China Used Tariffs to Interfere With 2018 US Midterm Elections: Report

China Used Tariffs to Interfere With 2018 US Midterm Elections: Report
Voters cast ballots at a polling place in Kirkwood, Miss., on Nov. 6, 2018. (Scott Olson/Getty Images)
Chriss Street

A National Bureau of Economic Research study found that China used targeted trade war tariffs to specifically interfere with the political outcomes of the U.S. House of Representatives 2018 election.

NBER published “The Consumption Response to Trade Shocks: Evidence from the US-China Trade War” to analyze the effect of China’s 2017 to 2018 trade strategies on changes for individual consumption in United States counties. The results demonstrate that through targeted retaliatory tariffs, China caused a “3.8 percentage point decline in consumption growth” in election competitive U.S. “battleground” counties.
Former Speaker of the United States House of Representatives Tip O'Neill famously stated that “all politics is local” to explain that constituents and voters are concerned mostly about issues that affect their personal lives and local community.

Economists have been able to track the overall economic impact of different types of tariffs on U.S. national and state GDP growth for decades. But given the variability in the mix of county economies and employment, economists have lacked the non-subjective tools necessary to “drill down” and understand tariff distribution effects for each of America’s 3,142 counties, and the corresponding tariff impact on local political elections.

With the Sino-U.S. trade war gaining momentum, Michael Waugh at the NYU Stern School of Business sought to develop an analysis for local “trade-induced changes” in labor income and production opportunities due to tariffs, such as the impact on Iowa farmers losing their ability to sell their soybeans due to Chinese agricultural tariffs.

Using the extensive consumer data published by the U.S. Federal Reserve Bank of St. Louis each month since 1976, Waugh was able to directly track the economic relationships between the different sets of trade tariffs imposed by China during 2017 and 2018 and its impact on new car sales for every county in the United States.
Waugh found that “a one percentage point increase in a county’s exposure to Chinese retaliatory tariffs leads to a 1 percentage point decrease in auto sales growth.” Economists refer to inputs that have a direct consumption impacts as an elasticity of 1.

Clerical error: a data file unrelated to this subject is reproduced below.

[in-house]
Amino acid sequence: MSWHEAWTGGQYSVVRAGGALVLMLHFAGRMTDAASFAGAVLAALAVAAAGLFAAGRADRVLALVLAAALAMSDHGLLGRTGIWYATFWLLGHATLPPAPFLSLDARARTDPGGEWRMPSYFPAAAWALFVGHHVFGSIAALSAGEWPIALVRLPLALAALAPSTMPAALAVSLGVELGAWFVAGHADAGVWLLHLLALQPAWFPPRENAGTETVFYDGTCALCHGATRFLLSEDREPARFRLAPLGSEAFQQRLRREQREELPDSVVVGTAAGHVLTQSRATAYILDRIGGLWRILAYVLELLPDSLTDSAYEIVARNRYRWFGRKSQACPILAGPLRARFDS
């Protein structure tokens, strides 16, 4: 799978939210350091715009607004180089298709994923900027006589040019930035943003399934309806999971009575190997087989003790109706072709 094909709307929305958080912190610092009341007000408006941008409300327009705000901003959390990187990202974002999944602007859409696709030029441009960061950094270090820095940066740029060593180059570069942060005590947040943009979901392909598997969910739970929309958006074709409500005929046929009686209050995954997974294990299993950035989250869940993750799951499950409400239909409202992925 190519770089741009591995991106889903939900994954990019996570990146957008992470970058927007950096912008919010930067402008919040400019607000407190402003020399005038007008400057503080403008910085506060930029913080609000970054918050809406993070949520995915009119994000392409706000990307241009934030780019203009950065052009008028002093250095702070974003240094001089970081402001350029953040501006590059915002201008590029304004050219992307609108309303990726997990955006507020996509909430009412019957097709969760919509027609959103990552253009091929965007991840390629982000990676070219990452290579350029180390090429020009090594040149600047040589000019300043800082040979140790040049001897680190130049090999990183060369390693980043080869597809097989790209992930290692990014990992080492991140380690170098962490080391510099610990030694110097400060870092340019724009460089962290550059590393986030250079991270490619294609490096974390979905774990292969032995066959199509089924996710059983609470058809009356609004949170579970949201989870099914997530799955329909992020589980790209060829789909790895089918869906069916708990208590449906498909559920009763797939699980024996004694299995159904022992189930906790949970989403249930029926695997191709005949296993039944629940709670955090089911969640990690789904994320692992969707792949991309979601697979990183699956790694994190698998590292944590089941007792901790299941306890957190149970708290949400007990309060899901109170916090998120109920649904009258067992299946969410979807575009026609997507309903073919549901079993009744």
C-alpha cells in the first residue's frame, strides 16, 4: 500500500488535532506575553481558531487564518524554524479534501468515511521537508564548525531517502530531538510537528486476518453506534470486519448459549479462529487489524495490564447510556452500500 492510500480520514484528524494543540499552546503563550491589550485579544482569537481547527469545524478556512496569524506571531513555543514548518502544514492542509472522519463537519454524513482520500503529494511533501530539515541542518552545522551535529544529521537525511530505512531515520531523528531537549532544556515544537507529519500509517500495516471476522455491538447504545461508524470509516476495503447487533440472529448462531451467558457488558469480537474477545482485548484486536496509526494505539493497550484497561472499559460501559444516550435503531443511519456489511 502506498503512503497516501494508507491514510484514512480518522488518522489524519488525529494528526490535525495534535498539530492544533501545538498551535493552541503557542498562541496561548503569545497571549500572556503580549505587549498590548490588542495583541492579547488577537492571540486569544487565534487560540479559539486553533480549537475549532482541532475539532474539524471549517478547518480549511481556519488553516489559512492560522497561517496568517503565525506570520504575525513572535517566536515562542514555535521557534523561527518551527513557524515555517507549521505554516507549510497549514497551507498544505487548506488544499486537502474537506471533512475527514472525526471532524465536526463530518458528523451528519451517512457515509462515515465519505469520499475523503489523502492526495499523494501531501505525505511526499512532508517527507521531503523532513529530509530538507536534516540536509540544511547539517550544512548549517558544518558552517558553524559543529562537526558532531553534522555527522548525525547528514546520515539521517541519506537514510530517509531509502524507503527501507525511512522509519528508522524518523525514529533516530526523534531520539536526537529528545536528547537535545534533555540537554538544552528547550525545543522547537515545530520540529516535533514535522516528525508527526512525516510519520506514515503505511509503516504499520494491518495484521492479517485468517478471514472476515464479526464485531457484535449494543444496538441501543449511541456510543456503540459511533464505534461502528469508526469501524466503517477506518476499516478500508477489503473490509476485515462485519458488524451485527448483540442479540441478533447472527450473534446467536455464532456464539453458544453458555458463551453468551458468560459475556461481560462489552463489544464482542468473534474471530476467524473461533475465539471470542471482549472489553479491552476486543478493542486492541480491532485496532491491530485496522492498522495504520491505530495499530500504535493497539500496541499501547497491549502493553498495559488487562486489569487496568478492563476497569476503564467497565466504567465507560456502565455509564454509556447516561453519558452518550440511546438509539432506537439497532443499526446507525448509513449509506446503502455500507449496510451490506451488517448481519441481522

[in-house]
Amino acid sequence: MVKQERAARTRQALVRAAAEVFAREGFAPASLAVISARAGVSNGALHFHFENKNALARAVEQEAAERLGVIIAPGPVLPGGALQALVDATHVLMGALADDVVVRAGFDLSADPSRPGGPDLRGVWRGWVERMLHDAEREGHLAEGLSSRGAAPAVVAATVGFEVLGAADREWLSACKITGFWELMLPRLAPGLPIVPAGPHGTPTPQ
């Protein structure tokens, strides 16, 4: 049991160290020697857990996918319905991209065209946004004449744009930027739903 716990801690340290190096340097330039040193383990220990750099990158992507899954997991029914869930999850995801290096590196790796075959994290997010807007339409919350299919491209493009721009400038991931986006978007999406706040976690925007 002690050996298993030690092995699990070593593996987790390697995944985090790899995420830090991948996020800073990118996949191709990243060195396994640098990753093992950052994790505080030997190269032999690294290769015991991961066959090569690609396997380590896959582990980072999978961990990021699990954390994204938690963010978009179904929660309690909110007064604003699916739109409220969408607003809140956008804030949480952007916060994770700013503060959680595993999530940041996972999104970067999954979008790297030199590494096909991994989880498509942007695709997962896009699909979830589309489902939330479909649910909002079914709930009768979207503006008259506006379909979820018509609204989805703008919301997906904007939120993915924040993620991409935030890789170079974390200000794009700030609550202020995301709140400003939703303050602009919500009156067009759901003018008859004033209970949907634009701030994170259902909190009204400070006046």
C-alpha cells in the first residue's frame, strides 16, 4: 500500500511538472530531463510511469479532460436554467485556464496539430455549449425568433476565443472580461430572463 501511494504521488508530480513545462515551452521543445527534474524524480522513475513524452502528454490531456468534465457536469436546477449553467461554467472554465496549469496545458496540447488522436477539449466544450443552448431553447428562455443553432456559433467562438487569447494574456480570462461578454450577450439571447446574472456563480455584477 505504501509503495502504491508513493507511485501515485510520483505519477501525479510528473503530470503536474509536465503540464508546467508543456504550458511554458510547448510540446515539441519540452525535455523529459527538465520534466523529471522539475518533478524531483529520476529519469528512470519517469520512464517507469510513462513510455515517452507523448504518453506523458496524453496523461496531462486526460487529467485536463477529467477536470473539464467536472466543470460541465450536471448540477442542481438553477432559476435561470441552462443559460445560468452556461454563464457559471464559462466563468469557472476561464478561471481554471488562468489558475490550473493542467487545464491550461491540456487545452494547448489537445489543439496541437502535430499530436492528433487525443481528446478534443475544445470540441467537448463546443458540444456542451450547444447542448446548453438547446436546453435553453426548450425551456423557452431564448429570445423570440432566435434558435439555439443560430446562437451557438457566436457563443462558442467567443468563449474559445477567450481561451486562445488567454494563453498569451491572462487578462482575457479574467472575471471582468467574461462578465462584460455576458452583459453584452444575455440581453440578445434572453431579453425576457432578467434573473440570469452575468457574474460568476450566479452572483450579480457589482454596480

By January 2019, shortly after the U.S. 2018 Congressional elections, Waugh found that auto sales growth was “about 2.5 percentage points lower in high-tariff counties relative to low-tariff counties after the start of the trade war in July 2018.”

Using the U.S. Bureau of Labor Statistics Quarterly Census of Employment and Wages reports, Waugh found that slower consumption created slower employment. For the lowest quartile of high-tariff counties, the net average consumption decline was almost nil. But the top quartile of high-tariff counties, net average consumption declined by 3.8 percent.
Waugh mapped the distribution effects of targeted Chinese tariffs by using red for the most tariff impacted counties and blue for the least impacted counties. The results reveal traditionally liberal voting bastions like Silicon Valley, Los Angeles, New York, Boston and Washington D.C. are very blue due to lower tariff impact; while traditionally conservative suburb and rural counties are very red due to higher tariff impacts.

Waugh’s red and blue map of counties targeted by Chinese tariffs during the 2018 U.S. House of Representatives elections, provides a direct relationship between Democrats gaining 41 seats on a 5.4 point increase in national voter percentages; while Republicans lost 42 seats on a 4.3 point drop in national voter percentages.

Chriss Street is an expert in macroeconomics, technology, and national security. He has served as CEO of several companies and is an active writer with more than 1,500 publications. He also regularly provides strategy lectures to graduate students at top Southern California universities.